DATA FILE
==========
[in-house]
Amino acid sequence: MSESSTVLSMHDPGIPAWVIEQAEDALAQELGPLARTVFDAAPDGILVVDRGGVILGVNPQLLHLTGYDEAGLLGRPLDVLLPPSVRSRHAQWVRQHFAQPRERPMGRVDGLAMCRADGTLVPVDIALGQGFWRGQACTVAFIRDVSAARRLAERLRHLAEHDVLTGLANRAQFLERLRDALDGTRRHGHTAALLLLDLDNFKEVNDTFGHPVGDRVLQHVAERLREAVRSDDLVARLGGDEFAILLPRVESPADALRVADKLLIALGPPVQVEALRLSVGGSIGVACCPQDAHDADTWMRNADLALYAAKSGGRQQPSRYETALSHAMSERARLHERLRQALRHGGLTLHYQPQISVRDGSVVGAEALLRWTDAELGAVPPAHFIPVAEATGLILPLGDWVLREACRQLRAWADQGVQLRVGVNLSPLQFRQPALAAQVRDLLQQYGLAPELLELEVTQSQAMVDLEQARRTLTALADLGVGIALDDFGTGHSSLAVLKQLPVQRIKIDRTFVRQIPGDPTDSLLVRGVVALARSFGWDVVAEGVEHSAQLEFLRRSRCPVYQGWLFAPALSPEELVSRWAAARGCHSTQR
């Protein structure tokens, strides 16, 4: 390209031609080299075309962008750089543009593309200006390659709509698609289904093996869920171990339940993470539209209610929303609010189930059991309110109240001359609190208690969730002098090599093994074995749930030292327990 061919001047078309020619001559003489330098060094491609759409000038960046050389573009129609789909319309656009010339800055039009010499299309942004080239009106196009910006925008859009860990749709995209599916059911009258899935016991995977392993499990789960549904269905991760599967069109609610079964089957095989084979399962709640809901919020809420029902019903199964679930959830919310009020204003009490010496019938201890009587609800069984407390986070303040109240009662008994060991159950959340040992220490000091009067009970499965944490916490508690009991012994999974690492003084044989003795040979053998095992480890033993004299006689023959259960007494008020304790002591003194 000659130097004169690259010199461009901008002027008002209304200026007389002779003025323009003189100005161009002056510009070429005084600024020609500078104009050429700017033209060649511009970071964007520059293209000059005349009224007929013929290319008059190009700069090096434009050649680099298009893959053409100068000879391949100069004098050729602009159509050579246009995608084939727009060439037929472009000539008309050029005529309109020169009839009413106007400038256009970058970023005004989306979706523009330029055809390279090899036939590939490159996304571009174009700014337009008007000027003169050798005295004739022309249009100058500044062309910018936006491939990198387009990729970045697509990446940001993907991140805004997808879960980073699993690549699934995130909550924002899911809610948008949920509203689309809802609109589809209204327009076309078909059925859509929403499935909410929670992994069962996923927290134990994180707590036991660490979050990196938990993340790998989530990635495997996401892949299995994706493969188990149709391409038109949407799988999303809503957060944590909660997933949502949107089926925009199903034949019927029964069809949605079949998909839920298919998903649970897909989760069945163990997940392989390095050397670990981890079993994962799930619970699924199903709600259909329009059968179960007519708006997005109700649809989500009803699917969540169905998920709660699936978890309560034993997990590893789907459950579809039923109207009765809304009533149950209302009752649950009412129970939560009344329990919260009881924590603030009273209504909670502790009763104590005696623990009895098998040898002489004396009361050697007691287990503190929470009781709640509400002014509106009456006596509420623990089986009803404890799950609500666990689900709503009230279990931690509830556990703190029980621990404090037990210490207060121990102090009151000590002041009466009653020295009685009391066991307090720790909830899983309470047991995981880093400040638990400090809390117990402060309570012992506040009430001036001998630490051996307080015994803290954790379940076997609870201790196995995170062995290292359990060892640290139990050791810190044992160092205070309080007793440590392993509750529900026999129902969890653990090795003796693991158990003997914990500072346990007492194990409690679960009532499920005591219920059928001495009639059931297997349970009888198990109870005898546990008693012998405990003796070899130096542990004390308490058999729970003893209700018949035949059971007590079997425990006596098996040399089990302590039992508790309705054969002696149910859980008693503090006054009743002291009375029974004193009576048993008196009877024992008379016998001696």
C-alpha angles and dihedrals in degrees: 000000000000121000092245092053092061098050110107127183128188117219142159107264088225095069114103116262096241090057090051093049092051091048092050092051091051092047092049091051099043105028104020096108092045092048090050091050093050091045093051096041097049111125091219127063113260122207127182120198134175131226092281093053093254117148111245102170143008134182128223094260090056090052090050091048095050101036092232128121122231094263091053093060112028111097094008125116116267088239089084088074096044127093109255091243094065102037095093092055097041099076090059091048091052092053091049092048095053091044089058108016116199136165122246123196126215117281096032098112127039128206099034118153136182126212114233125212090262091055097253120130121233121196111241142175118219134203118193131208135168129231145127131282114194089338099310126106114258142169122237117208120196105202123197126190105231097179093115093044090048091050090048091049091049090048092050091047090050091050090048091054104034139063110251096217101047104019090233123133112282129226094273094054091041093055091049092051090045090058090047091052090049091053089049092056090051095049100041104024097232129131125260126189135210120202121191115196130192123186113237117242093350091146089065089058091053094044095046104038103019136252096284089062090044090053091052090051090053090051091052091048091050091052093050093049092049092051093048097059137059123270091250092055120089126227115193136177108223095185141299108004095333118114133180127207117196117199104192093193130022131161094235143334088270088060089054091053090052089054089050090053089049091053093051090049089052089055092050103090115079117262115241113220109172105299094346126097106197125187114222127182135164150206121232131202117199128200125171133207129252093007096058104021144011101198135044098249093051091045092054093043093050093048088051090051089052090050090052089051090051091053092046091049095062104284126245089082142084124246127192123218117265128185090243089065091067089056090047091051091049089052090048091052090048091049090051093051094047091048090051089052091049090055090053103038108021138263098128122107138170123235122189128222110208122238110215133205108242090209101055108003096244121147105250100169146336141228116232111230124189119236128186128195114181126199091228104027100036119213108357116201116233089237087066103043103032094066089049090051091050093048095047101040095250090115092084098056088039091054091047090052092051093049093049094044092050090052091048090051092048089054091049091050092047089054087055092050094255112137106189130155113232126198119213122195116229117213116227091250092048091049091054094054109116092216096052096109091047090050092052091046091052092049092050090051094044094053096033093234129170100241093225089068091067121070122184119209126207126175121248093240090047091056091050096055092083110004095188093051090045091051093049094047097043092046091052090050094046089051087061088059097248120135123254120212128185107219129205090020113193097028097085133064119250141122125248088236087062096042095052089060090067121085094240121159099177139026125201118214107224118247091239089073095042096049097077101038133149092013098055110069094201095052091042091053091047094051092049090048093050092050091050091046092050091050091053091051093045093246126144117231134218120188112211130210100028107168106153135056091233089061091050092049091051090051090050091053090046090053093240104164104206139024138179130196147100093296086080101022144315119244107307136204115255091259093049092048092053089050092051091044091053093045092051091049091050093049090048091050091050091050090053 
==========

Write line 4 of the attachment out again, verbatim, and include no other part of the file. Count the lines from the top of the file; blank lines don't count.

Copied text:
C-alpha angles and dihedrals in degrees: 000000000000121000092245092053092061098050110107127183128188117219142159107264088225095069114103116262096241090057090051093049092051091048092050092051091051092047092049091051099043105028104020096108092045092048090050091050093050091045093051096041097049111125091219127063113260122207127182120198134175131226092281093053093254117148111245102170143008134182128223094260090056090052090050091048095050101036092232128121122231094263091053093060112028111097094008125116116267088239089084088074096044127093109255091243094065102037095093092055097041099076090059091048091052092053091049092048095053091044089058108016116199136165122246123196126215117281096032098112127039128206099034118153136182126212114233125212090262091055097253120130121233121196111241142175118219134203118193131208135168129231145127131282114194089338099310126106114258142169122237117208120196105202123197126190105231097179093115093044090048091050090048091049091049090048092050091047090050091050090048091054104034139063110251096217101047104019090233123133112282129226094273094054091041093055091049092051090045090058090047091052090049091053089049092056090051095049100041104024097232129131125260126189135210120202121191115196130192123186113237117242093350091146089065089058091053094044095046104038103019136252096284089062090044090053091052090051090053090051091052091048091050091052093050093049092049092051093048097059137059123270091250092055120089126227115193136177108223095185141299108004095333118114133180127207117196117199104192093193130022131161094235143334088270088060089054091053090052089054089050090053089049091053093051090049089052089055092050103090115079117262115241113220109172105299094346126097106197125187114222127182135164150206121232131202117199128200125171133207129252093007096058104021144011101198135044098249093051091045092054093043093050093048088051090051089052090050090052089051090051091053092046091049095062104284126245089082142084124246127192123218117265128185090243089065091067089056090047091051091049089052090048091052090048091049090051093051094047091048090051089052091049090055090053103038108021138263098128122107138170123235122189128222110208122238110215133205108242090209101055108003096244121147105250100169146336141228116232111230124189119236128186128195114181126199091228104027100036119213108357116201116233089237087066103043103032094066089049090051091050093048095047101040095250090115092084098056088039091054091047090052092051093049093049094044092050090052091048090051092048089054091049091050092047089054087055092050094255112137106189130155113232126198119213122195116229117213116227091250092048091049091054094054109116092216096052096109091047090050092052091046091052092049092050090051094044094053096033093234129170100241093225089068091067121070122184119209126207126175121248093240090047091056091050096055092083110004095188093051090045091051093049094047097043092046091052090050094046089051087061088059097248120135123254120212128185107219129205090020113193097028097085133064119250141122125248088236087062096042095052089060090067121085094240121159099177139026125201118214107224118247091239089073095042096049097077101038133149092013098055110069094201095052091042091053091047094051092049090048093050092050091050091046092050091050091053091051093045093246126144117231134218120188112211130210100028107168106153135056091233089061091050092049091051090051090050091053090046090053093240104164104206139024138179130196147100093296086080101022144315119244107307136204115255091259093049092048092053089050092051091044091053093045092051091049091050093049090048091050091050091050090053 